Fortunately, HIV diagnoses for women have declined in recent years, but it is still important for women to be aware of the risks and prevention strategies for this sexually transmitted infection (STI) so that they can stay safe during sexual activity. Here are some things that women should know about HIV and their sexual health.
Several studies have reported overall decreases in sexual activity during the COVID-19 pandemic, citing increased stress, fatigue, household and childcare responsibilities, and mandated lockdowns that might prevent people from meeting new partners as possible factors related to these declines.
Endometriosis is a medical condition in which tissues similar to the endometrium (the tissue that lines the uterus) begin to grow outside of the uterus. It is estimated to affect between 2 to 10 percent of U.S. women between the ages of 25 to 40, and it is most common in women in their 30s and 40s. An often painful condition, endometriosis can cause intense menstrual cramps, heavy menstrual bleeding, pain with sex, and infertility.
The International Classification of Diseases, 11th Revision (ICD-11) defines compulsive sexual behavior disorder (CSBD) as “an impulse control disorder with an inability to control repetitive sexual impulses or urges, resulting in repetitive sexual behaviors, which causes clinically significant problems in social and emotional functioning and marked distress” (Koós et al., 2022).
A person’s sexual health can have ripple effects on various other parts of their life. Depending on the circumstances, sexual health can support or detract from a person’s mental health, physical health, and relationships. Conversely, many aspects of a person’s physical and mental health can directly impact their sexual health. Conditions such as diabetes, cancer, cardiovascular disease, depression, anxiety, and pelvic floor disorders can be detrimental to a person’s sexual function, thus possibly decreasing their quality of life.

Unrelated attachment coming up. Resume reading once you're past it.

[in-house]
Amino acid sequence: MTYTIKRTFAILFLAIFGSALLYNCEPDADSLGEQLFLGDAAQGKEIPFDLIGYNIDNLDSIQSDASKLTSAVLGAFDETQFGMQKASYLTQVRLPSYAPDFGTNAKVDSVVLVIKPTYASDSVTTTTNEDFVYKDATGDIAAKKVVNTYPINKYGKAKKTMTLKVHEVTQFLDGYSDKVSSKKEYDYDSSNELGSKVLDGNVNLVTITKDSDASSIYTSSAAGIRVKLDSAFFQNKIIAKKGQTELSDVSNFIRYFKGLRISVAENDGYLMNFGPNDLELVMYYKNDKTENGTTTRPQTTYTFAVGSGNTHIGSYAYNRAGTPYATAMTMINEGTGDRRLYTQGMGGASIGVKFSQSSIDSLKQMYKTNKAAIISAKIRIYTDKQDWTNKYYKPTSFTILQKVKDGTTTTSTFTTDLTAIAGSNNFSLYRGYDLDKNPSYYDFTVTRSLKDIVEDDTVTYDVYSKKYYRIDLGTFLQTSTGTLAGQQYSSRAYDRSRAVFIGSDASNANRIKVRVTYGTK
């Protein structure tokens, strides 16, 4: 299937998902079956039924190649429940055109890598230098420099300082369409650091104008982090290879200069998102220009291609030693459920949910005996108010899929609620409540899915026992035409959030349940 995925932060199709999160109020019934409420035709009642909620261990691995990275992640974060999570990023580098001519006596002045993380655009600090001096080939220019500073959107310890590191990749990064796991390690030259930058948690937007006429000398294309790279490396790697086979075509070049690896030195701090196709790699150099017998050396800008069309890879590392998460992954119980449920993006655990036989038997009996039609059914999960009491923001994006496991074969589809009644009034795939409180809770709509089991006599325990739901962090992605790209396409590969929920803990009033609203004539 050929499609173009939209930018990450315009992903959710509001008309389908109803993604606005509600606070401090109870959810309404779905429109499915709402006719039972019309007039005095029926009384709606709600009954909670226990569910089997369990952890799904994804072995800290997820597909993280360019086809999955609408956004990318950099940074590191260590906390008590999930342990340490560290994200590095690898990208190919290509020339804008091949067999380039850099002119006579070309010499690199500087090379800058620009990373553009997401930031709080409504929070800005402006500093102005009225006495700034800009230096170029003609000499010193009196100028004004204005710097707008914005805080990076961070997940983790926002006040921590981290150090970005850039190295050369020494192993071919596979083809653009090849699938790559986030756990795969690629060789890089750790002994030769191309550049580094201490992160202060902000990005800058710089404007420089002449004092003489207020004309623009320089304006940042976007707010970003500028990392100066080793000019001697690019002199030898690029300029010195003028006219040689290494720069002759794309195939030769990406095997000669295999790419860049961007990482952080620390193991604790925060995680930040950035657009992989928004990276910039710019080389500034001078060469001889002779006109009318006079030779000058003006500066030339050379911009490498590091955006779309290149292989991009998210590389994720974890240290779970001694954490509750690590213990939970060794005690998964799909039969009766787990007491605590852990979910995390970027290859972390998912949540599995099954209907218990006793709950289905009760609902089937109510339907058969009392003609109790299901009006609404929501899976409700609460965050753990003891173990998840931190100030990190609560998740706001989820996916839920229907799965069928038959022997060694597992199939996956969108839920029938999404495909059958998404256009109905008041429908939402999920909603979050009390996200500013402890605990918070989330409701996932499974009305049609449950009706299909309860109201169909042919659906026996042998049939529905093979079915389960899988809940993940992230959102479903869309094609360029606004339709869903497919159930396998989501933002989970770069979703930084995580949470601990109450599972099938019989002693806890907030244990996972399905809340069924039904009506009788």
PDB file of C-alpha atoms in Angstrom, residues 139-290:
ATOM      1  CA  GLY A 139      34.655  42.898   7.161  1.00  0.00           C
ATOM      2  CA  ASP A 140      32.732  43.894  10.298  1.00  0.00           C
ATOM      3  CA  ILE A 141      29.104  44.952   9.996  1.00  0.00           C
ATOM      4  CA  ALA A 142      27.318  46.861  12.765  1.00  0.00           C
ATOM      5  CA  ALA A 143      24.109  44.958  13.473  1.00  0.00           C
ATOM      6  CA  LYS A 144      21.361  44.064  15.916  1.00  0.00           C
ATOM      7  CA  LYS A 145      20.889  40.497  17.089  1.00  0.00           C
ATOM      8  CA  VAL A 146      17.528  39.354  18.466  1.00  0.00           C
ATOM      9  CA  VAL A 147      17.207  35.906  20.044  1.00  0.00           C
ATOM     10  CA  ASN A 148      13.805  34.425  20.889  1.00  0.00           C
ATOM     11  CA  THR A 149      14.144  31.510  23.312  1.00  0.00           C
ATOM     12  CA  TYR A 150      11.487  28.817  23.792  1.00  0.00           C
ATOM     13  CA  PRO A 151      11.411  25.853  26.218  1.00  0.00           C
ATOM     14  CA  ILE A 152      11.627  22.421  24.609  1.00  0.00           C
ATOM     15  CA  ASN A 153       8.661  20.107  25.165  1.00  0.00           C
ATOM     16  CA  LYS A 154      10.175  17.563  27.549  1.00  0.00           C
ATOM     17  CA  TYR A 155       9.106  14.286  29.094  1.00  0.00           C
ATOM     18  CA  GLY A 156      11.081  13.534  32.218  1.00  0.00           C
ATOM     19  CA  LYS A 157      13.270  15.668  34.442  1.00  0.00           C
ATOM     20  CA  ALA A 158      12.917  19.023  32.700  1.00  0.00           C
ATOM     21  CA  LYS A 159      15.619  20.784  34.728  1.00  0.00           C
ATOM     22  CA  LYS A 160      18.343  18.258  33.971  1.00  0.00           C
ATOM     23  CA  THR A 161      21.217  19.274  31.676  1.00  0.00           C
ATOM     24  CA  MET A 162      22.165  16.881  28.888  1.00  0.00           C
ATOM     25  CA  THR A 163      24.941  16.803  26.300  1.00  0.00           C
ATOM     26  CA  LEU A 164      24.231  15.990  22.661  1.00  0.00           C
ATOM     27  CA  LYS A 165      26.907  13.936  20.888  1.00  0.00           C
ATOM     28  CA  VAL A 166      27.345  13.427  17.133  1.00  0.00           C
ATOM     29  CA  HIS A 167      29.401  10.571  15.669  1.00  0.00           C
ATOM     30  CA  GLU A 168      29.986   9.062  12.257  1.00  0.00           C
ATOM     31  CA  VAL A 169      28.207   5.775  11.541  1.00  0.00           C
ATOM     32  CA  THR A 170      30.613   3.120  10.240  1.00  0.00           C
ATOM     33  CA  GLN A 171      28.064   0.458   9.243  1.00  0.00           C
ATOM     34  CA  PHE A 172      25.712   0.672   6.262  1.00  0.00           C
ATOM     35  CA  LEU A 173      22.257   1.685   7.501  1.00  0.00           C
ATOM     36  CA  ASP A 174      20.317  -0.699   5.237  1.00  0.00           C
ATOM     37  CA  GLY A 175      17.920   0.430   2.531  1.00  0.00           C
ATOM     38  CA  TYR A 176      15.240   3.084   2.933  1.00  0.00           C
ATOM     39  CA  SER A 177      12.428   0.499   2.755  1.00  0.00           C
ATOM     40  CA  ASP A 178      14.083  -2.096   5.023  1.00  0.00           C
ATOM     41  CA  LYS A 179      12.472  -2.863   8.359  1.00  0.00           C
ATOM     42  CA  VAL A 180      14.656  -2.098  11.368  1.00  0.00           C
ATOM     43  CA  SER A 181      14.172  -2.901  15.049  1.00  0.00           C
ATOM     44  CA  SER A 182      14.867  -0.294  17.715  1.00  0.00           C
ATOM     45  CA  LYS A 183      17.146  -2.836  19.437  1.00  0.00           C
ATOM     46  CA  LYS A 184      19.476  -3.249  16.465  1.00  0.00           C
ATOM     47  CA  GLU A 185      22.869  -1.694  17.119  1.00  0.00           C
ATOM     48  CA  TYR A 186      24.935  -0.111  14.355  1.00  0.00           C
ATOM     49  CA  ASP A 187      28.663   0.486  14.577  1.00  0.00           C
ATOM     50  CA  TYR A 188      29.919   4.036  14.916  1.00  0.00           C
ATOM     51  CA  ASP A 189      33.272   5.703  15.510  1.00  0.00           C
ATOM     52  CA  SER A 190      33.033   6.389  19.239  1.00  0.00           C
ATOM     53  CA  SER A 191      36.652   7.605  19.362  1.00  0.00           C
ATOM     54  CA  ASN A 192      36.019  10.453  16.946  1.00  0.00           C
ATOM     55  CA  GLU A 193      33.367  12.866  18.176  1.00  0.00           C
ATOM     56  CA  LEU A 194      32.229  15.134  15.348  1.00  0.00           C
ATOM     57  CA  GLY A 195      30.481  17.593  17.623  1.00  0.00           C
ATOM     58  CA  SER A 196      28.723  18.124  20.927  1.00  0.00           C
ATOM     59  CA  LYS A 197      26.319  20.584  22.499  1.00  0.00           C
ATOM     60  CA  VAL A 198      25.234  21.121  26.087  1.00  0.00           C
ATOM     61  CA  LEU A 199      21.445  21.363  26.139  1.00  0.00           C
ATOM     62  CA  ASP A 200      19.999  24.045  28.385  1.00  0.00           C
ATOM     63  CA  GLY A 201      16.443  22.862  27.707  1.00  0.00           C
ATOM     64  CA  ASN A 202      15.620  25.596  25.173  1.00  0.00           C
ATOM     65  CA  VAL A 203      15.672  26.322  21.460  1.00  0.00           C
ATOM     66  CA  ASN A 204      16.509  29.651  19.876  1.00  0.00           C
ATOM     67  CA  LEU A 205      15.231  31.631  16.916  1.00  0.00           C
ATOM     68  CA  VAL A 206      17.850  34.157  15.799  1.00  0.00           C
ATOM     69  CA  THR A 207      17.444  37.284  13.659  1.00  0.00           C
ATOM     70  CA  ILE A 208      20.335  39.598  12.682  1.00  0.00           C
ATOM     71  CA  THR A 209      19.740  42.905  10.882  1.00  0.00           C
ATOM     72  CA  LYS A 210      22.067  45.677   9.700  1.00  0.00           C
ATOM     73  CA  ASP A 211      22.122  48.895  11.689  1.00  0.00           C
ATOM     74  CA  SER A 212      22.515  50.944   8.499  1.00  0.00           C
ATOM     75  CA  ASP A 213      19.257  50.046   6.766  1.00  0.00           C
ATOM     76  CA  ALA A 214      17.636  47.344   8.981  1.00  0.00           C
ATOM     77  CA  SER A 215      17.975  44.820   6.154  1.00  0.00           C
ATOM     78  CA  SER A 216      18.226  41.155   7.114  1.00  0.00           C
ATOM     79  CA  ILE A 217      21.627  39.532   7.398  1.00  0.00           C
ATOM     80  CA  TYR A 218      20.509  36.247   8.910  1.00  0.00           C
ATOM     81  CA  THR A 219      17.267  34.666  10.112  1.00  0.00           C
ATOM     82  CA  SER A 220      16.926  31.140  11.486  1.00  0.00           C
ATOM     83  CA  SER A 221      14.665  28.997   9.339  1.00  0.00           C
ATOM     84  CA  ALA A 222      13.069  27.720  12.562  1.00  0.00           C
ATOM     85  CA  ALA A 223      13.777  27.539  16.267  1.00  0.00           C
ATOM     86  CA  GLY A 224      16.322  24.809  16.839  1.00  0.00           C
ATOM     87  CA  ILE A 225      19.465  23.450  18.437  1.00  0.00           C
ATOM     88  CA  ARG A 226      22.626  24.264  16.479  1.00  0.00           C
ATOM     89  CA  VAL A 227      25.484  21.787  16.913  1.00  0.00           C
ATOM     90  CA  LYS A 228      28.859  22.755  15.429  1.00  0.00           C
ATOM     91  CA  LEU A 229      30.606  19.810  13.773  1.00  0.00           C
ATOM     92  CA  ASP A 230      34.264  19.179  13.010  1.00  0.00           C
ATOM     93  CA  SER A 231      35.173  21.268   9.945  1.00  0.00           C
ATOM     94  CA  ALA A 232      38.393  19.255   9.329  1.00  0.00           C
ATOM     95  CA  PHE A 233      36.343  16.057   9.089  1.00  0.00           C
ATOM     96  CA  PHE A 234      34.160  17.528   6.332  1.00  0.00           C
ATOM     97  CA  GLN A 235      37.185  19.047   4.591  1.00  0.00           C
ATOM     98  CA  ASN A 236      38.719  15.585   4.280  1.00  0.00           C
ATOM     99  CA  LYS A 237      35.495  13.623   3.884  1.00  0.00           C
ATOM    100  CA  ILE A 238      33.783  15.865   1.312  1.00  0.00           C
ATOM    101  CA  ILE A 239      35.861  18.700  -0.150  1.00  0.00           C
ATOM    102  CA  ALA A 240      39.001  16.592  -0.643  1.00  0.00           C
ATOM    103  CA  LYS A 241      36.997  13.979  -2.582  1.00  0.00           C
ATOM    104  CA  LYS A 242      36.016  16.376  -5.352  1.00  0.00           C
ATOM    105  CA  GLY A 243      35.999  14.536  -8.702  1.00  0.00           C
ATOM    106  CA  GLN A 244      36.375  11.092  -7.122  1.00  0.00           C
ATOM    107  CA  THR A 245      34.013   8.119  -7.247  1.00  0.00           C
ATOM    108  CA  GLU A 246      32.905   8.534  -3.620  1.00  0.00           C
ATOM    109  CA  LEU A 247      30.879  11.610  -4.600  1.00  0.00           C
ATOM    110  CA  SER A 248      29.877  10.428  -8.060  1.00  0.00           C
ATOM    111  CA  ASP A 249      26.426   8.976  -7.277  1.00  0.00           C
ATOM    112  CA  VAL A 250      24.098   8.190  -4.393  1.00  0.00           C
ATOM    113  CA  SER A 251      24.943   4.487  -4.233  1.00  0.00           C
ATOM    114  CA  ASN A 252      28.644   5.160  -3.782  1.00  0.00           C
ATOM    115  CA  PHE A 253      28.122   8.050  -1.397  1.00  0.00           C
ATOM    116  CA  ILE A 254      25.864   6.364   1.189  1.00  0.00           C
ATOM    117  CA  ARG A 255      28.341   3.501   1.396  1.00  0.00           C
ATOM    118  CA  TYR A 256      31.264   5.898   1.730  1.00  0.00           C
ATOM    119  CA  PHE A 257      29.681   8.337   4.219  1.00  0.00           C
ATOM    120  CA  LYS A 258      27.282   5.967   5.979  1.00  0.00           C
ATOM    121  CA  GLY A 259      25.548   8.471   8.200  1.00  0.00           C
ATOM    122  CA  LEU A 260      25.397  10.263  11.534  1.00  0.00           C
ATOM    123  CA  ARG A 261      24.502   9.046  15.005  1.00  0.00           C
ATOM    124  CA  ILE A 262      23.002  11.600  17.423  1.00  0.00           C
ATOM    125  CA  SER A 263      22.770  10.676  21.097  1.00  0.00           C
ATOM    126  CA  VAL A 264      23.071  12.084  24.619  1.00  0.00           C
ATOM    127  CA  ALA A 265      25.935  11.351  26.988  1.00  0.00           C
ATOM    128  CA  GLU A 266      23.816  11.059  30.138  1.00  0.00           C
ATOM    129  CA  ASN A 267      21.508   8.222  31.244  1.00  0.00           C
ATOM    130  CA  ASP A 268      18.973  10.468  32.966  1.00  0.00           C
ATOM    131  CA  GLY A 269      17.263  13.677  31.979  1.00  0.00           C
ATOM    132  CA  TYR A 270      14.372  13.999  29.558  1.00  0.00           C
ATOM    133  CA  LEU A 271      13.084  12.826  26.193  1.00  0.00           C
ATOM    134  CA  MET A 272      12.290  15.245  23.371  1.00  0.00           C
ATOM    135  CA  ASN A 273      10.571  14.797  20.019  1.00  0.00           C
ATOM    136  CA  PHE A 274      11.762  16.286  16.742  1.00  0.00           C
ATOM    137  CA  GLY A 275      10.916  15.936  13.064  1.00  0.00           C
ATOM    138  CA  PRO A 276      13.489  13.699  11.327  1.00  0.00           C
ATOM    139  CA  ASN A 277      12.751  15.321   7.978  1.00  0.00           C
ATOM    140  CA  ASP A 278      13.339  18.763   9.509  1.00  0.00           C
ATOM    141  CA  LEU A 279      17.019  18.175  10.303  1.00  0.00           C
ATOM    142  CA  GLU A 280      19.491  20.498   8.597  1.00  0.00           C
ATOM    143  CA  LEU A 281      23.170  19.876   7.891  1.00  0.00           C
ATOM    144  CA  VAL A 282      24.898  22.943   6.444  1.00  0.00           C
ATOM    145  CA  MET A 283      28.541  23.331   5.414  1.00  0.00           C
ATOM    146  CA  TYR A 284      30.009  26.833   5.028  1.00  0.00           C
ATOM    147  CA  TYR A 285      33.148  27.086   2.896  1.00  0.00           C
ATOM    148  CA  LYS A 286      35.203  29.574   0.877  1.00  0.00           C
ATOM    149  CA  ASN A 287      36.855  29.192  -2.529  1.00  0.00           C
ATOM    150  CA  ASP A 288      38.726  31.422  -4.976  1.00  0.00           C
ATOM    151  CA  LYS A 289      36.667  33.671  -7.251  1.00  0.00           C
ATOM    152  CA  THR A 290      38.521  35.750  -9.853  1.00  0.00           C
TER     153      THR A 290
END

Sexual function is typically assessed within the context of partnered sexual activity for both men and women. Nevertheless, masturbation is a very common sexual activity that could provide valuable information about an individual’s sexual response/function. For example, determining if/how a person’s sexual response differs during partnered sex versus masturbation could have big implications regarding the potential causes of and possible treatments for any sexual dysfunctions. To this end, the authors of a recent Journal of Sexual Medicine study explored the differences in sexual response during masturbation and partnered sex for a large, multinational sample of men with and without sexual dysfunction.
Growing evidence from multiple studies has indicated an association between eating disorders and female sexual dysfunction (FSD). This means that women who struggle with an eating disorder may also struggle with FSD, and vice versa. Certainly, not all women with an eating disorder also experience FSD, but the symptoms of these two conditions co-occur in individuals often enough to warrant closer investigation.
Spinal cord injuries can cause changes in the body that impact a person’s sexual function. People with spinal cord injuries may experience a loss of motor function, sense of touch, and sexual reflexes, depending on the severity of their injury. These changes can affect orgasms, erections, ejaculation, and vaginal lubrication.
Increasingly, health care providers use validated questionnaires to collect patient-reported outcomes to evaluate patients’ symptoms and guide possible treatment plans. The female sexual function index (FSFI) is a widely used validated questionnaire that is considered the gold standard for assessing female sexual dysfunction.
Yes, there is a strong link between erectile dysfunction (ED) and heart disease. The two conditions, while seemingly unrelated, have several overlapping risk factors, causes, and prevention strategies.
Social determinants of health (SDOH) are defined by the Centers for Disease Control and Prevention (CDC) as “the conditions in the places where people live, learn, work, and play that affect a wide range of health and quality-of-life risks and outcomes” (Kim et al., 2022).
Receiving a cancer diagnosis of any kind can be very difficult and distressing, both for the patient and their loved ones. Naturally, pursuing treatment for the cancer is usually an individual’s top priority at the time of diagnosis, often overshadowing other concerns and lifestyle considerations. As such, many patients are unaware that cancer and its treatment can affect their sexual function until they are in the midst of it.